Can't fool all the people all the time
It's election season again, and the greatest reality show of the world's largest democracy keeps the public hooked, the news channels on edge, and the politicians, especially the freelancers, chuckling all the way to the ballot box. With the vast reach of the media, is it as easy as it seems to be, to befuddle the public, to make them only viewers in a drama which decides their fate for the next five years? Why do key issues like the growing inaccessibility of healthcare and the rampant commercialisation and corruption in the health trade not seem to arouse citizens to demand solutions? A young doctor has said that "all of this blatant loot and injustice never bothered us being too busy as we were in rioting, killing our own countrymen for flimsy reasons, and foolishly hankering after politicians who mesmerized us with their belligerent promises" (Kiran Kumbhar in India Medical Times, March 20, 2014). Some of these points are raised in this issue.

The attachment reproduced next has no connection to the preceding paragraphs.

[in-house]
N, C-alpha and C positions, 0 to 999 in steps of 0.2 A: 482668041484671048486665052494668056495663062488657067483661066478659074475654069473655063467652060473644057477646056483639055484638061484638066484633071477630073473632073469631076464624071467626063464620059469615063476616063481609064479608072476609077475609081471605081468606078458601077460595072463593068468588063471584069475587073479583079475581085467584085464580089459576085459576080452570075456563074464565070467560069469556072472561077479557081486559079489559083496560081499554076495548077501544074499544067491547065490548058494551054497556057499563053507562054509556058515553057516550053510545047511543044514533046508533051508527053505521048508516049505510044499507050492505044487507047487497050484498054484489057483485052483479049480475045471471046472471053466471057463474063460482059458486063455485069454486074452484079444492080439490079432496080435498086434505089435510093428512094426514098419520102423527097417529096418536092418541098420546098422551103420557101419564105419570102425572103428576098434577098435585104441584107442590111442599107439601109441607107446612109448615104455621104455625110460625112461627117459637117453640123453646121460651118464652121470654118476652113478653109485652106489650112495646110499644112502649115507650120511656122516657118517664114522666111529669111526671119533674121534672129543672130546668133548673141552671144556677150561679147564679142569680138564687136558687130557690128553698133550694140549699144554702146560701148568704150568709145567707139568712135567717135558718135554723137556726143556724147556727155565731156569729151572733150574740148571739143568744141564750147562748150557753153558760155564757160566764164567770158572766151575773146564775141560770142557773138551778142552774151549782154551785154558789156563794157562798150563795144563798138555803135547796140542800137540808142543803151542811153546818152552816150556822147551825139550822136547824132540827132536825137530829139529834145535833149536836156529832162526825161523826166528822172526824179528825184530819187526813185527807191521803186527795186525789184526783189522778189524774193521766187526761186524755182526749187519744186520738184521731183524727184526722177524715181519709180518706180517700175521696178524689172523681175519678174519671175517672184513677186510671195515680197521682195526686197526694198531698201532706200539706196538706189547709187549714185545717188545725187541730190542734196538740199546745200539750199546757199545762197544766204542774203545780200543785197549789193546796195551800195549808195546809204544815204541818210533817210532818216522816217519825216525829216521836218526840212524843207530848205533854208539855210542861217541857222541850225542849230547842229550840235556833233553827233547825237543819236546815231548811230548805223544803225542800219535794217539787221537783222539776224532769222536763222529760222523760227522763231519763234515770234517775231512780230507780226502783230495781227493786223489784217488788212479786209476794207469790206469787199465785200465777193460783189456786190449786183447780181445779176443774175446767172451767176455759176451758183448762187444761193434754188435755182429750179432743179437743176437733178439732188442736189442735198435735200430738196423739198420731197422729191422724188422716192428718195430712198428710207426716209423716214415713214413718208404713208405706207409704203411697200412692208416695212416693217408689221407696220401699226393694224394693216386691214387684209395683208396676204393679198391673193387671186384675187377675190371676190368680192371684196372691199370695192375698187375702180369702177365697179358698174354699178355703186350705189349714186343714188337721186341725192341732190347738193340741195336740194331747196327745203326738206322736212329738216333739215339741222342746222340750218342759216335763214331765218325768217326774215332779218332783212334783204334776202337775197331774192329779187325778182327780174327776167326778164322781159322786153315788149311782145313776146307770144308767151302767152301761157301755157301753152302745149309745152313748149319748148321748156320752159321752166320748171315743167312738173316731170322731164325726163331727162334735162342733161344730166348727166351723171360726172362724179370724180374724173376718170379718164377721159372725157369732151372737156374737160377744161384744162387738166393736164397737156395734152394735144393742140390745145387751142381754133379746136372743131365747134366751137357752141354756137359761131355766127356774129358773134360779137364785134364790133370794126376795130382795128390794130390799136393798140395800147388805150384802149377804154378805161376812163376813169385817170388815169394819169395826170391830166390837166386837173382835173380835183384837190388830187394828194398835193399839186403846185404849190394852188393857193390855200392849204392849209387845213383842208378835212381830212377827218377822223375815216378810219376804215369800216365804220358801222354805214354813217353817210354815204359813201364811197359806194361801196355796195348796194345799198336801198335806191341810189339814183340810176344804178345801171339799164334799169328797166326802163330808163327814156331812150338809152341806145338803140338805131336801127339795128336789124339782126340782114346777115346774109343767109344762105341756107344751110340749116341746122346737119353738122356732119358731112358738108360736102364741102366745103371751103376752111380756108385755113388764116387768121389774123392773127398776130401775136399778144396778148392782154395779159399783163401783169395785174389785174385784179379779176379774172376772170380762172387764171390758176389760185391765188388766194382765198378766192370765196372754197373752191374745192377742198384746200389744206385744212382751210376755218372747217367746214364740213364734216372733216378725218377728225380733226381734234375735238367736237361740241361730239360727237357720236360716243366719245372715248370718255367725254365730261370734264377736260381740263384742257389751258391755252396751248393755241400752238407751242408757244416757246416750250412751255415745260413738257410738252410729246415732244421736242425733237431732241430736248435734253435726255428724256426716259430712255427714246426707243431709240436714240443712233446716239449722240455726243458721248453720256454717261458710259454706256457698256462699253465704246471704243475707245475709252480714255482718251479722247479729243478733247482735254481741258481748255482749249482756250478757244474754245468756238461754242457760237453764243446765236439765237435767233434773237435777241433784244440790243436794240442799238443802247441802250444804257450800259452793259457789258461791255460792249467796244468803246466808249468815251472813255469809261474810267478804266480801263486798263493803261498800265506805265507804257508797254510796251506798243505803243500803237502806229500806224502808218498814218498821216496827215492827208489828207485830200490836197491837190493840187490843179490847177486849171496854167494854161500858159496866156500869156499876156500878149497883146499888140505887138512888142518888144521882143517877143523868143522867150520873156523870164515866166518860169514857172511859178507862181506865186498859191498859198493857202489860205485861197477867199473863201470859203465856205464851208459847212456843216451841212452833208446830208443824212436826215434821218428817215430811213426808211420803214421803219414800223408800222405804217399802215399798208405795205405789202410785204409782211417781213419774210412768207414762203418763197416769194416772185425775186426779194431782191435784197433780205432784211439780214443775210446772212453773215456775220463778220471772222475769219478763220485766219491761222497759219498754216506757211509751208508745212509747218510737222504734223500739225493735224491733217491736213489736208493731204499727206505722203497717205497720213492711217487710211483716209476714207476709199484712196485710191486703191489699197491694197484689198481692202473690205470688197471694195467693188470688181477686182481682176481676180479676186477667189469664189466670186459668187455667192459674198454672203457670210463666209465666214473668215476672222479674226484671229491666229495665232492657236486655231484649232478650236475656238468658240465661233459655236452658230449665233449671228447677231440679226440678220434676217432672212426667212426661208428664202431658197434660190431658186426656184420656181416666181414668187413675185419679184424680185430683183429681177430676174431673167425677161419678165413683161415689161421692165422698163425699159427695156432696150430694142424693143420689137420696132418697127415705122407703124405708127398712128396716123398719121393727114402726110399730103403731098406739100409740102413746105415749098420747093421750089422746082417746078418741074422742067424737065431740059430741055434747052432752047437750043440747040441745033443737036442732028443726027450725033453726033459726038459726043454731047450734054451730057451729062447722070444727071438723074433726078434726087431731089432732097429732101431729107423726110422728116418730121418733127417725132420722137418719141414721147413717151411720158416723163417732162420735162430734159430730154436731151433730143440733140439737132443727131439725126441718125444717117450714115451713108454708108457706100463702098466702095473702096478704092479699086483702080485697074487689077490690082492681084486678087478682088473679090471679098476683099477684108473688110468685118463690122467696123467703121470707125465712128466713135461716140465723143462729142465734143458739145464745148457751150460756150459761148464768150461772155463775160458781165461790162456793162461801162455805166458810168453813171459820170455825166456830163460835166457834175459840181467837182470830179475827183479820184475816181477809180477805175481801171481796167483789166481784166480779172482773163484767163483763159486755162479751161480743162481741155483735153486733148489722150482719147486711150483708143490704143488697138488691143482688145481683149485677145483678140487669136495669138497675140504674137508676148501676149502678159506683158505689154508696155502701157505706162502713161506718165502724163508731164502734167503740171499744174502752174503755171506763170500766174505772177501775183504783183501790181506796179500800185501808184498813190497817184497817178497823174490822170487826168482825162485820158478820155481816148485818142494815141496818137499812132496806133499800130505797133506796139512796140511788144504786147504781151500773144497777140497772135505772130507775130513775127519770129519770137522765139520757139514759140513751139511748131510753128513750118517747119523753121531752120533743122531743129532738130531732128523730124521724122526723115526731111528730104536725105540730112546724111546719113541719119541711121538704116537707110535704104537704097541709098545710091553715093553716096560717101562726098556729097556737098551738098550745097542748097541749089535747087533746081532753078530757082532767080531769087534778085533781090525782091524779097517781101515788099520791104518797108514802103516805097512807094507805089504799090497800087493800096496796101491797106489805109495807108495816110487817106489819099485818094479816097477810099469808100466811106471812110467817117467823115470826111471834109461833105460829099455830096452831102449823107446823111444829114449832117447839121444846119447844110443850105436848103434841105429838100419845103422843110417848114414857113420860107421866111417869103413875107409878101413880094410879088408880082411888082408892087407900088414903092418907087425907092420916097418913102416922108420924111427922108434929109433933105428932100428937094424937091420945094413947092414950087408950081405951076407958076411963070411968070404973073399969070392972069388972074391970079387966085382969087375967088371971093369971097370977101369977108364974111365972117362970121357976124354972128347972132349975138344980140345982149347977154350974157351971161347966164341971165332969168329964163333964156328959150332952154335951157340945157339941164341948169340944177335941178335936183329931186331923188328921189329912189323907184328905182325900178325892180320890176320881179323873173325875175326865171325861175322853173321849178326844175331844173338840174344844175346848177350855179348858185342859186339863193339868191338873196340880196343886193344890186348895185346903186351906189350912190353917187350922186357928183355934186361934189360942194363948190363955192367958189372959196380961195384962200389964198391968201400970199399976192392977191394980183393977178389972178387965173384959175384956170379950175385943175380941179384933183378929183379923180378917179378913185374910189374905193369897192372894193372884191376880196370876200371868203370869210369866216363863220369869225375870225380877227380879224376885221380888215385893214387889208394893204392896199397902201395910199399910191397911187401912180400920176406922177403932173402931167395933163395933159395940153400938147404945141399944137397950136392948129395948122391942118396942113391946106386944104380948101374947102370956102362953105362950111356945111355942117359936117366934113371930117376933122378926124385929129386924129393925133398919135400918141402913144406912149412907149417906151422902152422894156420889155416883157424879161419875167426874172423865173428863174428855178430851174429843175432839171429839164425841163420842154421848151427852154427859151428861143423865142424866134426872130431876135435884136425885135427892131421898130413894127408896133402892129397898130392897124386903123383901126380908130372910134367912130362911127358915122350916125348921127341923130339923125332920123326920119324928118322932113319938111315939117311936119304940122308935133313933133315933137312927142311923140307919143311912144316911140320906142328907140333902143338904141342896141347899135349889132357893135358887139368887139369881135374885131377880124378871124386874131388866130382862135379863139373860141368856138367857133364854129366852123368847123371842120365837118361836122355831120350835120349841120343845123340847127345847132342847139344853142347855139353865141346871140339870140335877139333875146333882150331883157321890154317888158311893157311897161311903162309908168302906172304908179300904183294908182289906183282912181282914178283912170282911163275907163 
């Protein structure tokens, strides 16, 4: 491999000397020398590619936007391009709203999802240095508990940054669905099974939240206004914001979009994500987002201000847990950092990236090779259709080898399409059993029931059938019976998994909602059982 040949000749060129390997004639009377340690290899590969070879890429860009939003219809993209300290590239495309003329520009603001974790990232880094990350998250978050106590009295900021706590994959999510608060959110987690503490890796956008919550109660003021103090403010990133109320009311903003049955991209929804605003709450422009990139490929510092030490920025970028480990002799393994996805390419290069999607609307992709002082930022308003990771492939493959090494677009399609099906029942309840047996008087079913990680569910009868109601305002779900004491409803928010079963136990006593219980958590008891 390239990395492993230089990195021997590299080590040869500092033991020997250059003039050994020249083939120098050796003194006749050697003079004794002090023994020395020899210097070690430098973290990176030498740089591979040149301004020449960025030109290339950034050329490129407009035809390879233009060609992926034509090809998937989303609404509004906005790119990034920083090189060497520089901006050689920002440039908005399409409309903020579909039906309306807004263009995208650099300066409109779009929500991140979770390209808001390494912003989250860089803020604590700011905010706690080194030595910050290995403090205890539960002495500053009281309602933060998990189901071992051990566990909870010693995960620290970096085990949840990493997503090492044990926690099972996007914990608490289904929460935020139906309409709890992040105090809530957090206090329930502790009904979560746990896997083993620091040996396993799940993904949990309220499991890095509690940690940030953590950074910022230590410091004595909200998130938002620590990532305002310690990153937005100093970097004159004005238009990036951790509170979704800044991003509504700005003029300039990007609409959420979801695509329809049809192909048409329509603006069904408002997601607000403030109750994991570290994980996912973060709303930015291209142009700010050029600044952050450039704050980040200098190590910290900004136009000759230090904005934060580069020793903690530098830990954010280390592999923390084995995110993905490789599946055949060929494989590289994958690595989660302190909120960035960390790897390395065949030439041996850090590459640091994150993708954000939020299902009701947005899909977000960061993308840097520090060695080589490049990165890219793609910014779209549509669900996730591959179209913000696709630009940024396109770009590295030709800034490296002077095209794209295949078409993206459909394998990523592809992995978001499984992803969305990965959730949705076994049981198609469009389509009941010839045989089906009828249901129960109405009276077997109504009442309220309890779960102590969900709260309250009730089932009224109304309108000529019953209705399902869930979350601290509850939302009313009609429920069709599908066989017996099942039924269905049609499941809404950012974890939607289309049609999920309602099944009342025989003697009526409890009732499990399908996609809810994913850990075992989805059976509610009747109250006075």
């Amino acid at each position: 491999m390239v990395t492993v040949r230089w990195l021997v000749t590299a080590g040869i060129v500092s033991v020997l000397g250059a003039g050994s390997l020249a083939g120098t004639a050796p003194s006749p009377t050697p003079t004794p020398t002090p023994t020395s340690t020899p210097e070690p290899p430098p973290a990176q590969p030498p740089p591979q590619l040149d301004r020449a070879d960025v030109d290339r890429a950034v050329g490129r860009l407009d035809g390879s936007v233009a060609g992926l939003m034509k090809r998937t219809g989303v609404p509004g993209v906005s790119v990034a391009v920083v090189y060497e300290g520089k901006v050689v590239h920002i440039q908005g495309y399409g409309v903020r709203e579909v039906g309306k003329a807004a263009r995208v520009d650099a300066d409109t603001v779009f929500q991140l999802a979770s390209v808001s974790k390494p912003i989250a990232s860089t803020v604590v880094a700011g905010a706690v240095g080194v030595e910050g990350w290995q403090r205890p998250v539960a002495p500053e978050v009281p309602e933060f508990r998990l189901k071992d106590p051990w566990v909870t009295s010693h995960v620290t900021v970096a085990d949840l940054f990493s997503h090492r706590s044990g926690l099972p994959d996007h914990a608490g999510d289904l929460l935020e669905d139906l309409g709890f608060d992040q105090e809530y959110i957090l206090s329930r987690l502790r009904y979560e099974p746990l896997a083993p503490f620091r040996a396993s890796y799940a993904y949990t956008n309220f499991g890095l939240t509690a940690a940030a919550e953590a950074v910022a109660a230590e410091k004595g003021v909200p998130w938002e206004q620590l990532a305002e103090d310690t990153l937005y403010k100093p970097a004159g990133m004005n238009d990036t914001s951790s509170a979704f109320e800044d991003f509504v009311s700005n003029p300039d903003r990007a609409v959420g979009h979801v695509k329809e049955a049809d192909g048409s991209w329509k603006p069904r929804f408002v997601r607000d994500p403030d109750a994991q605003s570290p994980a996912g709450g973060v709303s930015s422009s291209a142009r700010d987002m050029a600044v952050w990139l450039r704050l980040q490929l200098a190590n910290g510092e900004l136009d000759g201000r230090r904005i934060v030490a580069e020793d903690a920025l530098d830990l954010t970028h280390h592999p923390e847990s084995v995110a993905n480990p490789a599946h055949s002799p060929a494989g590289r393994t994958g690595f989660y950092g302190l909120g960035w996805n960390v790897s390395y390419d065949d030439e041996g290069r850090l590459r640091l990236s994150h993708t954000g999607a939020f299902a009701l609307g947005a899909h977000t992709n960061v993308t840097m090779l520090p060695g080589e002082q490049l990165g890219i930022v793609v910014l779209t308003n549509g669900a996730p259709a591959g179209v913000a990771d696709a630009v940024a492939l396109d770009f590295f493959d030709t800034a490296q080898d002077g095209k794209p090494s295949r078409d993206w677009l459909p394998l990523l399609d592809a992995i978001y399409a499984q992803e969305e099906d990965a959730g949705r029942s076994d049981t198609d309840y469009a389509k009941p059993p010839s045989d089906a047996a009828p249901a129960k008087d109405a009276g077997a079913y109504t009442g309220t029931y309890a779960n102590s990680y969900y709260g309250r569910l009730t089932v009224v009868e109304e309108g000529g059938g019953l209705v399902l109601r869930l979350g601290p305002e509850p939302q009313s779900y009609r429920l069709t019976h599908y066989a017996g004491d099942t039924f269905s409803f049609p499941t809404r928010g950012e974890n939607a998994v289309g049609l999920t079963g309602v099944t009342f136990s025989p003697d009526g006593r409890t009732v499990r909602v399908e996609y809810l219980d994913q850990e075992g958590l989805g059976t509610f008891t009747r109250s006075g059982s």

An editorial warns of the stealthy attempts to undermine the authority of the monitoring bodies and the need to ensure that corrupt elements are kept out of them; another cautions against the narrow focus on women as potential carriers of HIV without widening the campaign outlook to ensure their safety and autonomy. The omnipresence of corruption in India is well known; here a comment reveals its less obvious presence in Germany and how it could be contained. The challenges of providing healthcare free while preventing the misuse of the facility are analysed by an author. A note of warning is sounded on
the use of new technologies like biobanking, and old ones like electroconvulsive therapy, while steering between the shoals of exploiting those who can pay and failing to treat those who can't. A comment examines a recent apex court judgment from the perspective of the sick citizen and her right to redress. Let us have faith that young healthcare providers, and the country's youth as a whole, will see through the murk and demand radical reform.
Cover image: Chinese Artist, Hong Kong, by John Thomson, c. 1868. Courtesy: Wellcome Library, London